Idaho Commission for Libraries

High Quality Public Computing in Idaho Libraries

The percentage of Idahoans utilizing state libraries is significantly higher than the national average, and the resources provided by Idaho’s public libraries are critical to job seeking and economic development for the state’s rural population. The Idaho Commission for Libraries proposes to increase connectivity and computing capacity in Idaho’s 55 least-connected public libraries through a combination of enhancing broadband access and deploying new computers to meet increased demand. The High Quality Public Computing in Idaho Libraries project proposes to nearly double the computing capacity in 40 percent of the state’s public libraries and also plans connectivity enhancements to bring access speeds to an average of 6.2 Mbps across participating libraries. The project plans to leverage existing partnerships in each of the libraries to use the new capacity to offer educational, employment, and e-government services to economically vulnerable populations in the state, including Idaho’s Hispanic population, Native Americans, English language learners, youth, and the unemployed.

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BTOP In Action
An Idaho Youth Corps member helps students search the Internet

By late August 2011, the Idaho Commission for Libraries (ICfL) upgraded public computer centers at 26 libraries across the state. These refurbished centers are experiencing a renaissance with increased usage from new and long-time library members. Many of these patrons are using the centers’ new computers, online resources, and digital literacy coaches to learn new computer skills and help them find jobs.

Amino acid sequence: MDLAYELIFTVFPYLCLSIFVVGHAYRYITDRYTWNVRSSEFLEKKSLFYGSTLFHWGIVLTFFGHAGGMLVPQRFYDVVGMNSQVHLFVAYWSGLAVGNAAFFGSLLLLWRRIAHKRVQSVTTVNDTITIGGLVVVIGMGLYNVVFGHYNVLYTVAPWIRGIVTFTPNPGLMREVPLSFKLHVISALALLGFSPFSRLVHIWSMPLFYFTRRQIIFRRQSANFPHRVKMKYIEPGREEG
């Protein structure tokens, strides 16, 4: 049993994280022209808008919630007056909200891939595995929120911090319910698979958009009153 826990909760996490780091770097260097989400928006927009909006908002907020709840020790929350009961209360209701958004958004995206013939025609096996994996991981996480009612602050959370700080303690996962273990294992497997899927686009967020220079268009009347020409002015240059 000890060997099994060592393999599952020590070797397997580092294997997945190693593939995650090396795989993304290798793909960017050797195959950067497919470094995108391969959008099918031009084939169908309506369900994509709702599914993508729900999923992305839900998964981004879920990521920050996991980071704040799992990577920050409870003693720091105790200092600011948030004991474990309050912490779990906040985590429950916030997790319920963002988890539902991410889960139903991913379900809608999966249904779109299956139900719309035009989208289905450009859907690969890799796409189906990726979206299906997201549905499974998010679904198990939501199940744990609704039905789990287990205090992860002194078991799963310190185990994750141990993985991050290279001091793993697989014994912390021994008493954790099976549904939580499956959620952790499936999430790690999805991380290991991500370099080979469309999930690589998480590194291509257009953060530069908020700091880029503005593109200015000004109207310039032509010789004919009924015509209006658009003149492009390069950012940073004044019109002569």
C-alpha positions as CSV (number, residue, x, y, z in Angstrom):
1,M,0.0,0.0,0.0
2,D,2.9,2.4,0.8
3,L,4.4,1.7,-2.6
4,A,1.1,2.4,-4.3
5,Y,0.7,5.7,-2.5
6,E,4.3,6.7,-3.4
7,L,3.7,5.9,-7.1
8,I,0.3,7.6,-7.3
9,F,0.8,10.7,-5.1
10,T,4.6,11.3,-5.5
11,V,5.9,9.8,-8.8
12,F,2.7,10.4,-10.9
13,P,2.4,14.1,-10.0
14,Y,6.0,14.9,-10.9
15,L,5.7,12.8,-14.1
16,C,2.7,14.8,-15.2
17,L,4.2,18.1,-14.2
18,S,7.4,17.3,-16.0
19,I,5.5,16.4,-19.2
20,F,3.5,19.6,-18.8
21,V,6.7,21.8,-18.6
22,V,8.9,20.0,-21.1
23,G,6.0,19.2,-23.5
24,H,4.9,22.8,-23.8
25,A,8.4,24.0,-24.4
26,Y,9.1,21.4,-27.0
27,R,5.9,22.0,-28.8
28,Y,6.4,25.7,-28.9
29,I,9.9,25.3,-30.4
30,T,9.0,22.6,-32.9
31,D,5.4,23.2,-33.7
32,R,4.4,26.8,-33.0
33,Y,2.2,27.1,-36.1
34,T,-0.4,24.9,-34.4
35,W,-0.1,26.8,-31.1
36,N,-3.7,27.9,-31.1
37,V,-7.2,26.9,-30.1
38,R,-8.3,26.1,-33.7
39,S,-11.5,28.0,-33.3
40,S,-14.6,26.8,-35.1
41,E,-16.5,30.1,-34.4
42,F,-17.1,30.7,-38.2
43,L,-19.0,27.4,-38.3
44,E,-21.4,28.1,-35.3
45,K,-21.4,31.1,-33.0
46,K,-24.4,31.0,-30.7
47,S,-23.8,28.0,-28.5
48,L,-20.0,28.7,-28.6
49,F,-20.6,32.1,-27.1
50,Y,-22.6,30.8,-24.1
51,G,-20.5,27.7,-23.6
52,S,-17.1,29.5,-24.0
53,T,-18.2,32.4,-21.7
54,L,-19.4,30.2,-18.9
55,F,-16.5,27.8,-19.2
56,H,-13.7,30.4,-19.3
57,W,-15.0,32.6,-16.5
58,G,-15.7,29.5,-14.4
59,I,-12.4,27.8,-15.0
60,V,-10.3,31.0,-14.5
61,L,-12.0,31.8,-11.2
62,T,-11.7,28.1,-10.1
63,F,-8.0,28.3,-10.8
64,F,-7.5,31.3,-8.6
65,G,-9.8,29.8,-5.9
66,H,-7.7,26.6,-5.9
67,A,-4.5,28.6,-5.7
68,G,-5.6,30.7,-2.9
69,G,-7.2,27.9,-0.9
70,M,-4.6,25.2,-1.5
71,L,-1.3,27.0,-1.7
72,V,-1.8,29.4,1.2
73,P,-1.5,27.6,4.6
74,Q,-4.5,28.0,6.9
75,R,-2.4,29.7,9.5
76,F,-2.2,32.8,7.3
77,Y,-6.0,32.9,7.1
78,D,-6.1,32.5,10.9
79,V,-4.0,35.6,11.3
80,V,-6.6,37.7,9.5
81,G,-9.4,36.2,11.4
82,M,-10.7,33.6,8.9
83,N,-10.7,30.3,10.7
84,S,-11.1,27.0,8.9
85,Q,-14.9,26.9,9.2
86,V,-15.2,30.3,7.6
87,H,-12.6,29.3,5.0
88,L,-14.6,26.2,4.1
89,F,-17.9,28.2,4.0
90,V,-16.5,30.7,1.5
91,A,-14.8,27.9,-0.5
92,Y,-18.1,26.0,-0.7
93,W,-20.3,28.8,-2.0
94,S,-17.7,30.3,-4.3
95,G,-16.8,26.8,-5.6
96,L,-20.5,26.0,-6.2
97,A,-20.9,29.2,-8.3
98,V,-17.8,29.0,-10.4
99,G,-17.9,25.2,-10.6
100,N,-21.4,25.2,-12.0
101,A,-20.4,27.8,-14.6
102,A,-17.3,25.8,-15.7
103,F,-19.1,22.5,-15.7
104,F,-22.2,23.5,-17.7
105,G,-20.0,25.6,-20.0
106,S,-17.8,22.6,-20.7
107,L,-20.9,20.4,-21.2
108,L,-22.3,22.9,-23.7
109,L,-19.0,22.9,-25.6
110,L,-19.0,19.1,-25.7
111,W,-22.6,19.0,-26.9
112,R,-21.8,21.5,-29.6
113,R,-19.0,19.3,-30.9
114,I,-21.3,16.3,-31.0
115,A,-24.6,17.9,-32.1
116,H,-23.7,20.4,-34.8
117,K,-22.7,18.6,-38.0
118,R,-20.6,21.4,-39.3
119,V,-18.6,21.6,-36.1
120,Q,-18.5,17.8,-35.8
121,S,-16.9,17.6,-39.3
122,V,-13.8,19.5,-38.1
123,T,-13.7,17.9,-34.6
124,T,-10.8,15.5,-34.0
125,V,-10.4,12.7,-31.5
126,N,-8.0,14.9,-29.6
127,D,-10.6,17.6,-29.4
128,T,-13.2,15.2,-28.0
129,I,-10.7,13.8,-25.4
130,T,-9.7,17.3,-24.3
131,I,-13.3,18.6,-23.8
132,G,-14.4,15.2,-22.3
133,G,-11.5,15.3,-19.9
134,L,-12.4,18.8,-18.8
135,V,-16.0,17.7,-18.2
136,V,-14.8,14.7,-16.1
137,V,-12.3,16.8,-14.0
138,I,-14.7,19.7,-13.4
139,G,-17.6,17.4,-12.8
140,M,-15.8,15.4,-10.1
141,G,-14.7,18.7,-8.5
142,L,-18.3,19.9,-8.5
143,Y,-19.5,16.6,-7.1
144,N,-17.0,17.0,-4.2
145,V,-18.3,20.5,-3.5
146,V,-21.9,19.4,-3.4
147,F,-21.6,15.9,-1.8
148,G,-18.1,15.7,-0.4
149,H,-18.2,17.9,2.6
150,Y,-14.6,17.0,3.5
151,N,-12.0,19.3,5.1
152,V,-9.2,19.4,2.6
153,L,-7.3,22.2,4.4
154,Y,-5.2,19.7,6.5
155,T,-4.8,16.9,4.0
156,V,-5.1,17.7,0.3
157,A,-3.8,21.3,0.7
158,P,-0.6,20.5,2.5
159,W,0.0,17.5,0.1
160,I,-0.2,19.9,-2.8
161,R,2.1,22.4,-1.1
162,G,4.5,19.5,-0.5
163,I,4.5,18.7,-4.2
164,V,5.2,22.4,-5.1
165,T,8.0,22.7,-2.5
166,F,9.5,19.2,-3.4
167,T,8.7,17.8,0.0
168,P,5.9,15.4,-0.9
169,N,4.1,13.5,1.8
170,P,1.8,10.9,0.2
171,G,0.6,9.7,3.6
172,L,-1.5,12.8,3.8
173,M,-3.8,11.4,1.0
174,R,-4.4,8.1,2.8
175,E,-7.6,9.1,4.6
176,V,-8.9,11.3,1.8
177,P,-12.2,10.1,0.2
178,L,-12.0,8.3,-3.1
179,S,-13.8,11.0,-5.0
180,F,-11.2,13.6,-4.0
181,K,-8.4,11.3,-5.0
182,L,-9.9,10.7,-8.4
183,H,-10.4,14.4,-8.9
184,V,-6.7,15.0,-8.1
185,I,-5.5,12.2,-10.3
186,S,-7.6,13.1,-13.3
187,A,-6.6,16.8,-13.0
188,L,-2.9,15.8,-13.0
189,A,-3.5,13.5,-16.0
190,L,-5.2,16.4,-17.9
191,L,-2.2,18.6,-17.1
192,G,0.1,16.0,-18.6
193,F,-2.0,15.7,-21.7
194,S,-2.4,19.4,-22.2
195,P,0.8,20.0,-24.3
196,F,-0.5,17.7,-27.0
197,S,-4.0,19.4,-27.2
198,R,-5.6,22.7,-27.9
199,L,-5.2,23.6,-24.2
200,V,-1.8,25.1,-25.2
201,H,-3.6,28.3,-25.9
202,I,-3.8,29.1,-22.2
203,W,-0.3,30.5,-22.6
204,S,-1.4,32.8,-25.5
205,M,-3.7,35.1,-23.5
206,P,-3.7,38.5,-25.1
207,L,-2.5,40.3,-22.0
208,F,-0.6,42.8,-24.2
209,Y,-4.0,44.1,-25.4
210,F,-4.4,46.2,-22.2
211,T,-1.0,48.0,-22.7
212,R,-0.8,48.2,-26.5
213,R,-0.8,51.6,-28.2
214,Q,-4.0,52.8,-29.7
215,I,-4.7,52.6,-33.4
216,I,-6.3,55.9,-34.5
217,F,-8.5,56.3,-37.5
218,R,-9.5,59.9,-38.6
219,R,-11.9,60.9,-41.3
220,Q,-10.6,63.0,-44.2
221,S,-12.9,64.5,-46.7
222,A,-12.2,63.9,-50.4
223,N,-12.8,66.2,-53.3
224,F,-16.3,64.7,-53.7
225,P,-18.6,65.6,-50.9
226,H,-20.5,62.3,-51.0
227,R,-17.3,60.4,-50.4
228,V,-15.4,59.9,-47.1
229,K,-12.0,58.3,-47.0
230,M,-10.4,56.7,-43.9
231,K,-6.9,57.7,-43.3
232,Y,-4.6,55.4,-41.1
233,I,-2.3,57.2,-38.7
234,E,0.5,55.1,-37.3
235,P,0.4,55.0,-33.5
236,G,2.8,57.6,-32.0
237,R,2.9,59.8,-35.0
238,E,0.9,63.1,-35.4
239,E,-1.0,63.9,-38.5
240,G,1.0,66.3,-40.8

BTOP funds have allowed ICfL to deploy more than 287 workstations, serving an average of 9,405 users per week. Along with these computers, ICfL is providing free access to a wide variety of online journals, reports, and databases. For example, ICfL provides a free subscription to LearningExpress Library (LEL), an interactive online tool that offers a comprehensive selection of career and academic resources for job preparation, career advancement, and academic success. Through a partnership with the Idaho Department of Education, the program also offers free access to Apangea Learning, an online, supplemental math instruction and tutoring program that provides students with instruction, math problems, and access to live certified teachers.

In addition, ICfL trained and deployed 20 Idaho Youth Corps in various libraries. Established by the Department of Labor, the Youth Corps program provides high school and college students the opportunity to gain practical, hands-on work experience through meaningful projects that will enhance their communities. ICfL contributed a portion of its BTOP funds to employ these students for the summer. Hired as Digital Literacy Coaches, these in-house trainers were responsible for helping patrons with computer basics and Internet fundamentals.

ICfL’s ultimate goal is to provide educational, employment, and e-government services to economically vulnerable populations in the state. To reach these groups, ICfL launched an innovative outreach campaign showcasing the benefits of broadband and its training courses. The program created six television and four radio public service announcements (PSAs) that highlight the libraries’ new resources and services. To view a collection of the project’s PSAs, please visit here.

Last Updated: December 7, 2011

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